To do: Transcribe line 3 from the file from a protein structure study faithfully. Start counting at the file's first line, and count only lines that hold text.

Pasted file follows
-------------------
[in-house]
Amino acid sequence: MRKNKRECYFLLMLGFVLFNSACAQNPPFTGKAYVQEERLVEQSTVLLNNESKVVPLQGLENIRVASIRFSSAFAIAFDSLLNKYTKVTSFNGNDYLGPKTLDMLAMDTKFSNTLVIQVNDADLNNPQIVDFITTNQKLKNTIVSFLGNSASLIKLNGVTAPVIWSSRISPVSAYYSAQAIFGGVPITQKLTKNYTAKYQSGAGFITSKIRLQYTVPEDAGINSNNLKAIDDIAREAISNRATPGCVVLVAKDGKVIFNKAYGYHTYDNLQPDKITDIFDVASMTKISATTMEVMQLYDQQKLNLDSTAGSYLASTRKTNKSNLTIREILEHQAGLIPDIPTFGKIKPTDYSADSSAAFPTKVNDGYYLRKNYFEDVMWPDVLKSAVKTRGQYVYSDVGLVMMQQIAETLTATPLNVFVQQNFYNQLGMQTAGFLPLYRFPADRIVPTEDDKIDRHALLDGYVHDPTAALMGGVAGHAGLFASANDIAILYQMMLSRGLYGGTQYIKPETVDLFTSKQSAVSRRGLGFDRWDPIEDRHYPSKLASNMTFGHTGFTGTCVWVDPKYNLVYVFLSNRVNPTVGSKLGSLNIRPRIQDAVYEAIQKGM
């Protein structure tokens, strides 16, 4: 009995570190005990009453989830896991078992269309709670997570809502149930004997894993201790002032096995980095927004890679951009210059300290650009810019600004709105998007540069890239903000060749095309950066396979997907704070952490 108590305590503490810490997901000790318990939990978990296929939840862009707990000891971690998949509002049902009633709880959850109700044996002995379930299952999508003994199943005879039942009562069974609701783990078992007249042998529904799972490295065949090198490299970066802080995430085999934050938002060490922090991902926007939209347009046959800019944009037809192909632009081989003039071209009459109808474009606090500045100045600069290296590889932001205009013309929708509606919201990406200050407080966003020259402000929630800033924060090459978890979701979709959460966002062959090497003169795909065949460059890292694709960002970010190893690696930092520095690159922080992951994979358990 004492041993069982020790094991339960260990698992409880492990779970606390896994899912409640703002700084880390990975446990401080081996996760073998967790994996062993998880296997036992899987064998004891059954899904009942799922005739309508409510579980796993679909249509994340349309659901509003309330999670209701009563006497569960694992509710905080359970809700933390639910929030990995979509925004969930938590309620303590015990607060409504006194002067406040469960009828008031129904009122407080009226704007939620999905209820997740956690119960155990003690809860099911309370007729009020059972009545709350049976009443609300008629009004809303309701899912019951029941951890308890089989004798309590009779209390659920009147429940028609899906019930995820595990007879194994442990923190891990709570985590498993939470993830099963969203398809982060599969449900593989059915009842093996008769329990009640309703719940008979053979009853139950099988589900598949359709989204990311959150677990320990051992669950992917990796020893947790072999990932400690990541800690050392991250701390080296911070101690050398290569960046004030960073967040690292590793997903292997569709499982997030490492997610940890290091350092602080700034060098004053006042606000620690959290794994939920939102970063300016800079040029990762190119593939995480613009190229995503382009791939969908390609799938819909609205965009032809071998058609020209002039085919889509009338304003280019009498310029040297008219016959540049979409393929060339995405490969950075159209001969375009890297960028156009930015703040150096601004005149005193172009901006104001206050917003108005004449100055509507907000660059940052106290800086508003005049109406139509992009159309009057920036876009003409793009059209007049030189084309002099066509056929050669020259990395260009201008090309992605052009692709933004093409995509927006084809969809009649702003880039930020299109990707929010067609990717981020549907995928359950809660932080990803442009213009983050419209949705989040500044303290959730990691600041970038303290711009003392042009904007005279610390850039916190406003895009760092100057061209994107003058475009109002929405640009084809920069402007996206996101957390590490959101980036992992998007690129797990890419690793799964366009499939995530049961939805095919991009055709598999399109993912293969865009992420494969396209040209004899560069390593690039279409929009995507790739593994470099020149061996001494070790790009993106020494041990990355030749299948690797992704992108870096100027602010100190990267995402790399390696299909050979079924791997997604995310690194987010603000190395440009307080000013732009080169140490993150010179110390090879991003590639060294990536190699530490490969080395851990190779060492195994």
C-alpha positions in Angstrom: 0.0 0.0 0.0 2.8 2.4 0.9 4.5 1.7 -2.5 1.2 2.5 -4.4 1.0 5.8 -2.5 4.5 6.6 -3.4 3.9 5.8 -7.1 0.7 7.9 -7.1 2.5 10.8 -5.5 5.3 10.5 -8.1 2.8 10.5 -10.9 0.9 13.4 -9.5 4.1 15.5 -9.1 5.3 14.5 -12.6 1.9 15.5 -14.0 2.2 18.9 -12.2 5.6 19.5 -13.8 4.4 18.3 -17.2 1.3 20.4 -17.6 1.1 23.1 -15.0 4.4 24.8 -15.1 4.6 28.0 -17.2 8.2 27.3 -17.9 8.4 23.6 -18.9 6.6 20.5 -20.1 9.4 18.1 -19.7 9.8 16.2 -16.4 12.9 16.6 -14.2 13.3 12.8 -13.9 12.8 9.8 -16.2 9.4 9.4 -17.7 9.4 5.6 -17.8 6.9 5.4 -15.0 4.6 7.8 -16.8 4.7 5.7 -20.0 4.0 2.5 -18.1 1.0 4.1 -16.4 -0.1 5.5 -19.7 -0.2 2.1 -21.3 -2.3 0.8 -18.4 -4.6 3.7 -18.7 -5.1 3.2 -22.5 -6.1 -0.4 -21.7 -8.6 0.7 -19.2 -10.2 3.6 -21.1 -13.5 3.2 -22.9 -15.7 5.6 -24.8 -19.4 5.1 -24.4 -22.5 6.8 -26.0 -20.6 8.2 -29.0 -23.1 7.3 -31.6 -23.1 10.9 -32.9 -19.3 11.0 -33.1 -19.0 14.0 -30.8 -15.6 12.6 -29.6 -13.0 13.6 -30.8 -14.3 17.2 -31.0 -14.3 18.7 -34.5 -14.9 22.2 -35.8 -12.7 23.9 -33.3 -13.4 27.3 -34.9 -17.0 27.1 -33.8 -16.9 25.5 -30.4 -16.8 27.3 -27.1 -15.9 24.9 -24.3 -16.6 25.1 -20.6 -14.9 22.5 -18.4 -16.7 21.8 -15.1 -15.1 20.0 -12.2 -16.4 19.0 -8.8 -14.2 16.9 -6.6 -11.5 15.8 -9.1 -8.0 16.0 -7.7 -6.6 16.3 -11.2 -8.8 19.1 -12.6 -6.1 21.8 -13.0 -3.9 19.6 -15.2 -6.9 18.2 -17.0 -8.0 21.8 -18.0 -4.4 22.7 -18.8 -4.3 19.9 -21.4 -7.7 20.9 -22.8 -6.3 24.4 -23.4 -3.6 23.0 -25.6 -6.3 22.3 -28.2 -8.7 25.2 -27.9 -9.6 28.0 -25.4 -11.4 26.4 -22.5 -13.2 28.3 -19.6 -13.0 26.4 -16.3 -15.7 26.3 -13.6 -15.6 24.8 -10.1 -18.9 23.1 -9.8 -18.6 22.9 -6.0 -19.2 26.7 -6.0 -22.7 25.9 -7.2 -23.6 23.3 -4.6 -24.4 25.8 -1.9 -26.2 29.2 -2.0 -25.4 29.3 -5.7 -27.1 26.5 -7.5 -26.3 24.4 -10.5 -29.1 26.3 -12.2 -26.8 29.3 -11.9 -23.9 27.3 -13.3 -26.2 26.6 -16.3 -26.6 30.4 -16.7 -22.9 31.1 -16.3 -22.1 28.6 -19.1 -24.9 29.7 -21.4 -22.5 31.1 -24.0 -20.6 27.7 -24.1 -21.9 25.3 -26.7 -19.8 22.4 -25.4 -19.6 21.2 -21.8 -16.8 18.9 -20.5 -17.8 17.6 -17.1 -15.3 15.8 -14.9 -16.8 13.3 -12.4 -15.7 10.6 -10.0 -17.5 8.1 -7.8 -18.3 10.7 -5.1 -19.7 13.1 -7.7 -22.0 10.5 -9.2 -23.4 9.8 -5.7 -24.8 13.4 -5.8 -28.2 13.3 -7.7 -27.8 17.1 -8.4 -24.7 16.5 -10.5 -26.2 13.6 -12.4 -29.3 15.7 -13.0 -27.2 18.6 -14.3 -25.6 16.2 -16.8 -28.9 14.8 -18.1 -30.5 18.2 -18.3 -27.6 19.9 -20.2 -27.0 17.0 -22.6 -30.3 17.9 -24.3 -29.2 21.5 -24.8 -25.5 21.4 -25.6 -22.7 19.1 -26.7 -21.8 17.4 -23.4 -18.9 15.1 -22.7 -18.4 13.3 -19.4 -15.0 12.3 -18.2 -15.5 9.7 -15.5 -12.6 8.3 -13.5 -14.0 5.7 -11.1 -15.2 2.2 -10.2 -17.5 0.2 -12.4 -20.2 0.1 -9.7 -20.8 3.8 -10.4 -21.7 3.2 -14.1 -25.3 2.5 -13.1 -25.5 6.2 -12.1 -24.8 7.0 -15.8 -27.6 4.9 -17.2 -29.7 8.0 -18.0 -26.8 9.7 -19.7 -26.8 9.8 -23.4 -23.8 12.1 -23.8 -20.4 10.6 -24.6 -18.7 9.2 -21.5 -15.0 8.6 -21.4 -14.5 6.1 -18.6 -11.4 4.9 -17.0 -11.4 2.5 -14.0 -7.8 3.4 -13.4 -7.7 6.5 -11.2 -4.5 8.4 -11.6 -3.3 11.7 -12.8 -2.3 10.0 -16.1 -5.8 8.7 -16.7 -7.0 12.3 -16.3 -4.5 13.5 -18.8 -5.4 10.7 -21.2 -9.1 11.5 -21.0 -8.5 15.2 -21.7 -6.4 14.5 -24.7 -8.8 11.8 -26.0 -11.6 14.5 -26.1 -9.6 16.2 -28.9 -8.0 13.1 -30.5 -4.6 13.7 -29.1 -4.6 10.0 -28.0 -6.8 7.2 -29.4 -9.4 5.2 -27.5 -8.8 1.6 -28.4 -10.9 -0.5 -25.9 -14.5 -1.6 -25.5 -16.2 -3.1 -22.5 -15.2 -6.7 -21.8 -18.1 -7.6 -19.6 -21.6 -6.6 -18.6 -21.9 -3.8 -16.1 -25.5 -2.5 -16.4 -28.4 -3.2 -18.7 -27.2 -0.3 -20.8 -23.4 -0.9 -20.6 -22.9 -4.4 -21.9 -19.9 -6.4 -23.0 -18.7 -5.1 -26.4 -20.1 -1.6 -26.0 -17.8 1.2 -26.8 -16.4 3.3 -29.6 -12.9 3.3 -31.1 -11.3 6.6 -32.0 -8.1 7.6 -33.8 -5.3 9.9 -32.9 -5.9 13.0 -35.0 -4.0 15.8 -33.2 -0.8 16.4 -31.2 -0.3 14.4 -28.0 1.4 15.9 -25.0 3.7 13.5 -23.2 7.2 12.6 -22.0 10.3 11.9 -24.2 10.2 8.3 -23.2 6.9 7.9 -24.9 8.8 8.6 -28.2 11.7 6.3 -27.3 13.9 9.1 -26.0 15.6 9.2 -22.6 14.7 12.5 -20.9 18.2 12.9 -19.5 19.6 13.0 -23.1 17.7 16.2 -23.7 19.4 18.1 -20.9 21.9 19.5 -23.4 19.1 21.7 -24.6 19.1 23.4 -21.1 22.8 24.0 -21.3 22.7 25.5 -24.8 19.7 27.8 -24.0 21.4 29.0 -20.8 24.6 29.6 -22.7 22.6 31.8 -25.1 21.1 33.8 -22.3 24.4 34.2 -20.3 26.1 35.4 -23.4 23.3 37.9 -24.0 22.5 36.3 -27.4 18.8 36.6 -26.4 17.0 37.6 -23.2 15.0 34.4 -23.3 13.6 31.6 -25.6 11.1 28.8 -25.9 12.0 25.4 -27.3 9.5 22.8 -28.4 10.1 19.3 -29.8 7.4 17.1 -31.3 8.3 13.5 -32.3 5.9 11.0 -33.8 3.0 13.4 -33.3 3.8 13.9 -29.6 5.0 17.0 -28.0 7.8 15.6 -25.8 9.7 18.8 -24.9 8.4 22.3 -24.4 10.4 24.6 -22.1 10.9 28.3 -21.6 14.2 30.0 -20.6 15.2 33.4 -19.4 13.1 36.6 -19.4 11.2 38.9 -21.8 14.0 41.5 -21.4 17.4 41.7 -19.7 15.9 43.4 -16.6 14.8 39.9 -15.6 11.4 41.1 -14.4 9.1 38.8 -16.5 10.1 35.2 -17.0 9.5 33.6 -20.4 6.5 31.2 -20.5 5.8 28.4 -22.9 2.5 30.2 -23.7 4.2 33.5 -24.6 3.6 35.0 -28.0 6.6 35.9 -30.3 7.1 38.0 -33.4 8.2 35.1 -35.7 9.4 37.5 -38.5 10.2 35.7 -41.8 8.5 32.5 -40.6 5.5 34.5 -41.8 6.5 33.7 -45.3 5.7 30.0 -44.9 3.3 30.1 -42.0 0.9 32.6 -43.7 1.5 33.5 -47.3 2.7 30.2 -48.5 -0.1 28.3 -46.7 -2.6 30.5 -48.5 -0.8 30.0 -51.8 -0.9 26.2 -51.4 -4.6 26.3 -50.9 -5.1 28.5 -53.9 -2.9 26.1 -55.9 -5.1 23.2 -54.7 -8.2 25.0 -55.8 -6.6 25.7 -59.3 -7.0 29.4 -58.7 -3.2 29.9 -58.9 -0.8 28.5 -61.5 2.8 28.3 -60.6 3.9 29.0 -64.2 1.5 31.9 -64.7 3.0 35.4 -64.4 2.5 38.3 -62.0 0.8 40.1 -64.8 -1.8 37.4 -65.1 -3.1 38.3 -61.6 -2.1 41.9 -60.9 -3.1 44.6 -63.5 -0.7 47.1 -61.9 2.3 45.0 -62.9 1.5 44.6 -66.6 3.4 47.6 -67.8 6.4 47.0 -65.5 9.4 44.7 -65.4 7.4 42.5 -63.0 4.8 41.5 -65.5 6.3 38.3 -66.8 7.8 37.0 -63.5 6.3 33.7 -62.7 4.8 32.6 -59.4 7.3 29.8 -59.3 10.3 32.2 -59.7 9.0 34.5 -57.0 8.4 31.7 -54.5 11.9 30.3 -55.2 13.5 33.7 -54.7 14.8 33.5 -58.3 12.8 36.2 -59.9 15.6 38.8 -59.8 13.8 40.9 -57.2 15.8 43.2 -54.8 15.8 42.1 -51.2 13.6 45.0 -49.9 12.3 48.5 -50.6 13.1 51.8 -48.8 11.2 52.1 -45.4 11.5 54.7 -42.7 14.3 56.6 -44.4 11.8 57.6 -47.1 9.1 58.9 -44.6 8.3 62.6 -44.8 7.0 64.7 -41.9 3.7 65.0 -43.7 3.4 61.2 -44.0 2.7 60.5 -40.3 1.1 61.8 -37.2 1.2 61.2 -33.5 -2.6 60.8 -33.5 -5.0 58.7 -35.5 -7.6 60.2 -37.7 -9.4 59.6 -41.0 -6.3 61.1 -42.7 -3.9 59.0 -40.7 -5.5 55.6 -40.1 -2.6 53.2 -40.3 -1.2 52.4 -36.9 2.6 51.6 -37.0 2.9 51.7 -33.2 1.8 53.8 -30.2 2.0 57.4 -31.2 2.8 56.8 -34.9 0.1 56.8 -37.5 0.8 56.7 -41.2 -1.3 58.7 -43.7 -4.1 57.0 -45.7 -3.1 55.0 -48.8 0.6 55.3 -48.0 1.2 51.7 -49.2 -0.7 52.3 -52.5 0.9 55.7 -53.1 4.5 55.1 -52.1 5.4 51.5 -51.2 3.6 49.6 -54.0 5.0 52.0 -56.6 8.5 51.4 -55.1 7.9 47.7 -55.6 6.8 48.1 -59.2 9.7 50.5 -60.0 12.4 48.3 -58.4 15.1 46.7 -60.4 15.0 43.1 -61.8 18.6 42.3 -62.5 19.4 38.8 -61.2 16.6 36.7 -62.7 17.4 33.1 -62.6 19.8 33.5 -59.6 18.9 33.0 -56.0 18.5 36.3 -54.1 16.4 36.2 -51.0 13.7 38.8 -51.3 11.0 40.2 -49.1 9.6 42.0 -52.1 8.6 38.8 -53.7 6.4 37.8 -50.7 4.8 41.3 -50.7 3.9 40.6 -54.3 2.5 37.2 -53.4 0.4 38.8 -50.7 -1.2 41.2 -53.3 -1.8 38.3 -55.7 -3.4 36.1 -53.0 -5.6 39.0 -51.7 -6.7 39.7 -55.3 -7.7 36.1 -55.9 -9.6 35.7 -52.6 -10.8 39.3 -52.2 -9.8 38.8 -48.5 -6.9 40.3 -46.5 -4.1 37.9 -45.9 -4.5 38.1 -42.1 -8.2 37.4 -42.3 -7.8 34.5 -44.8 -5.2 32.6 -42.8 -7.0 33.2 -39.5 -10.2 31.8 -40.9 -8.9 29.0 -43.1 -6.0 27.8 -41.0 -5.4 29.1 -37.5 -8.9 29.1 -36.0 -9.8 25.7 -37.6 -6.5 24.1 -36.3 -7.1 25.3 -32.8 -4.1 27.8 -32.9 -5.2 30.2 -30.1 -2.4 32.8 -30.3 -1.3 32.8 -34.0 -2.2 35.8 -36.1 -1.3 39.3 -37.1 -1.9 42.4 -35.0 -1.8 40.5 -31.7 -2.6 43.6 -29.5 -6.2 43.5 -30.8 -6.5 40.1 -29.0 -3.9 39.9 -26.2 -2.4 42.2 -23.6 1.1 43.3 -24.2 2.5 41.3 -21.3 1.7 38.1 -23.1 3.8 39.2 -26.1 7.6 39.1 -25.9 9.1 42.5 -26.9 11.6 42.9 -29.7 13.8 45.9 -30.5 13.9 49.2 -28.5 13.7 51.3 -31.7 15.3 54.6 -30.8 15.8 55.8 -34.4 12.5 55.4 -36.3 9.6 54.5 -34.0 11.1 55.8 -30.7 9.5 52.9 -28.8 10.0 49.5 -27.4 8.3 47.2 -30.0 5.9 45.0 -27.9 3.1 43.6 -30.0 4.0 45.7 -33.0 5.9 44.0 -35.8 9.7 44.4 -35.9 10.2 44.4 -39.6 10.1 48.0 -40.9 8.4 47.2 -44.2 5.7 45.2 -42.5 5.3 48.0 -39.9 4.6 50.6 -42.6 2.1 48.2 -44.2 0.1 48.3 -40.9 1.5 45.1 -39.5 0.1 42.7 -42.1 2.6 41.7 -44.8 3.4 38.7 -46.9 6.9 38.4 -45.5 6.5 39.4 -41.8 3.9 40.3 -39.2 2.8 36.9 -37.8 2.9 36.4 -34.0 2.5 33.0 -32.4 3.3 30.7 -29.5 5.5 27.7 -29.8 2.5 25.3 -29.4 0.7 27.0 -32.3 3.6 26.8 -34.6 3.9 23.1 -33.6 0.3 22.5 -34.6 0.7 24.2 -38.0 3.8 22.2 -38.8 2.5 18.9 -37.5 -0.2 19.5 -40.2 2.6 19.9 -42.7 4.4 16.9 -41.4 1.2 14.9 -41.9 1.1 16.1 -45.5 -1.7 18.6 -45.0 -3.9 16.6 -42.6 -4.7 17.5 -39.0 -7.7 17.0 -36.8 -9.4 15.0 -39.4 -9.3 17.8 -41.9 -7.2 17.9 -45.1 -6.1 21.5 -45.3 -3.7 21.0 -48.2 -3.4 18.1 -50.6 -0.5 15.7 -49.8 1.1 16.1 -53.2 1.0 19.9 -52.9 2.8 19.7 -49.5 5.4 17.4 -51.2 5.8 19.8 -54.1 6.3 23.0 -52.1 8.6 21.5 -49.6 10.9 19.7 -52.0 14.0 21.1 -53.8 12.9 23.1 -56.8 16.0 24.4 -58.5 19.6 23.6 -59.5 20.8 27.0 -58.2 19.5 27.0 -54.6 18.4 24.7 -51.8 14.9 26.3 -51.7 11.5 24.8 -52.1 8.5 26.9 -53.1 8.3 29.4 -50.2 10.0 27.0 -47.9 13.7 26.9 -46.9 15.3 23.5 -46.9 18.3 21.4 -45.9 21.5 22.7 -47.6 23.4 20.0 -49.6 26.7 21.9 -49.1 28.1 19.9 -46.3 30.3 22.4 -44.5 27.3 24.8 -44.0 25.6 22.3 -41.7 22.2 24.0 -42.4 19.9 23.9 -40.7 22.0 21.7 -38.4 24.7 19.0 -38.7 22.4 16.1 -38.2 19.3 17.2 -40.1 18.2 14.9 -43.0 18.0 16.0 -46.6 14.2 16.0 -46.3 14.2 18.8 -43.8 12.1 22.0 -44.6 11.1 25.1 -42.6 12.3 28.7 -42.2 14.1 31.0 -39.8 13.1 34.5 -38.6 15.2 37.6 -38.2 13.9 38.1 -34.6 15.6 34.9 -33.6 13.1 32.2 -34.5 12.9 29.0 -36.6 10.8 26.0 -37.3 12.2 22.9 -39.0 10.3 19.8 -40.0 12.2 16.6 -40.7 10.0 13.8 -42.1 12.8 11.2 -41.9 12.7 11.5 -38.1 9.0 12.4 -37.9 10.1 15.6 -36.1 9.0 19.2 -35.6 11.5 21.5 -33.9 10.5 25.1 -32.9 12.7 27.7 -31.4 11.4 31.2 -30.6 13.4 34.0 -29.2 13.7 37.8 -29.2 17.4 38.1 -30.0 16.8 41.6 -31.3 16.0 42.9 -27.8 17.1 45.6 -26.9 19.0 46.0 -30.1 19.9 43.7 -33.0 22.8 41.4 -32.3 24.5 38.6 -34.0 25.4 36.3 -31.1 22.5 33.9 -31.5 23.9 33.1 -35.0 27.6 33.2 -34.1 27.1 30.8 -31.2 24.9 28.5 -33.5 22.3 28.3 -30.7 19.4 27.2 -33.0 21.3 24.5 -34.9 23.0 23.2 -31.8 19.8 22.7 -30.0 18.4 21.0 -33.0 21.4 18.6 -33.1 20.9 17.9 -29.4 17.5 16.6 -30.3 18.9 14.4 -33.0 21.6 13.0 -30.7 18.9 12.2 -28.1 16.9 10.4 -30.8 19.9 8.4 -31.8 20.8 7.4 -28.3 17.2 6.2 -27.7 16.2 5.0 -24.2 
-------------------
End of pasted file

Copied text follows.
């Protein structure tokens, strides 16, 4: 009995570190005990009453989830896991078992269309709670997570809502149930004997894993201790002032096995980095927004890679951009210059300290650009810019600004709105998007540069890239903000060749095309950066396979997907704070952490 108590305590503490810490997901000790318990939990978990296929939840862009707990000891971690998949509002049902009633709880959850109700044996002995379930299952999508003994199943005879039942009562069974609701783990078992007249042998529904799972490295065949090198490299970066802080995430085999934050938002060490922090991902926007939209347009046959800019944009037809192909632009081989003039071209009459109808474009606090500045100045600069290296590889932001205009013309929708509606919201990406200050407080966003020259402000929630800033924060090459978890979701979709959460966002062959090497003169795909065949460059890292694709960002970010190893690696930092520095690159922080992951994979358990 004492041993069982020790094991339960260990698992409880492990779970606390896994899912409640703002700084880390990975446990401080081996996760073998967790994996062993998880296997036992899987064998004891059954899904009942799922005739309508409510579980796993679909249509994340349309659901509003309330999670209701009563006497569960694992509710905080359970809700933390639910929030990995979509925004969930938590309620303590015990607060409504006194002067406040469960009828008031129904009122407080009226704007939620999905209820997740956690119960155990003690809860099911309370007729009020059972009545709350049976009443609300008629009004809303309701899912019951029941951890308890089989004798309590009779209390659920009147429940028609899906019930995820595990007879194994442990923190891990709570985590498993939470993830099963969203398809982060599969449900593989059915009842093996008769329990009640309703719940008979053979009853139950099988589900598949359709989204990311959150677990320990051992669950992917990796020893947790072999990932400690990541800690050392991250701390080296911070101690050398290569960046004030960073967040690292590793997903292997569709499982997030490492997610940890290091350092602080700034060098004053006042606000620690959290794994939920939102970063300016800079040029990762190119593939995480613009190229995503382009791939969908390609799938819909609205965009032809071998058609020209002039085919889509009338304003280019009498310029040297008219016959540049979409393929060339995405490969950075159209001969375009890297960028156009930015703040150096601004005149005193172009901006104001206050917003108005004449100055509507907000660059940052106290800086508003005049109406139509992009159309009057920036876009003409793009059209007049030189084309002099066509056929050669020259990395260009201008090309992605052009692709933004093409995509927006084809969809009649702003880039930020299109990707929010067609990717981020549907995928359950809660932080990803442009213009983050419209949705989040500044303290959730990691600041970038303290711009003392042009904007005279610390850039916190406003895009760092100057061209994107003058475009109002929405640009084809920069402007996206996101957390590490959101980036992992998007690129797990890419690793799964366009499939995530049961939805095919991009055709598999399109993912293969865009992420494969396209040209004899560069390593690039279409929009995507790739593994470099020149061996001494070790790009993106020494041990990355030749299948690797992704992108870096100027602010100190990267995402790399390696299909050979079924791997997604995310690194987010603000190395440009307080000013732009080169140490993150010179110390090879991003590639060294990536190699530490490969080395851990190779060492195994």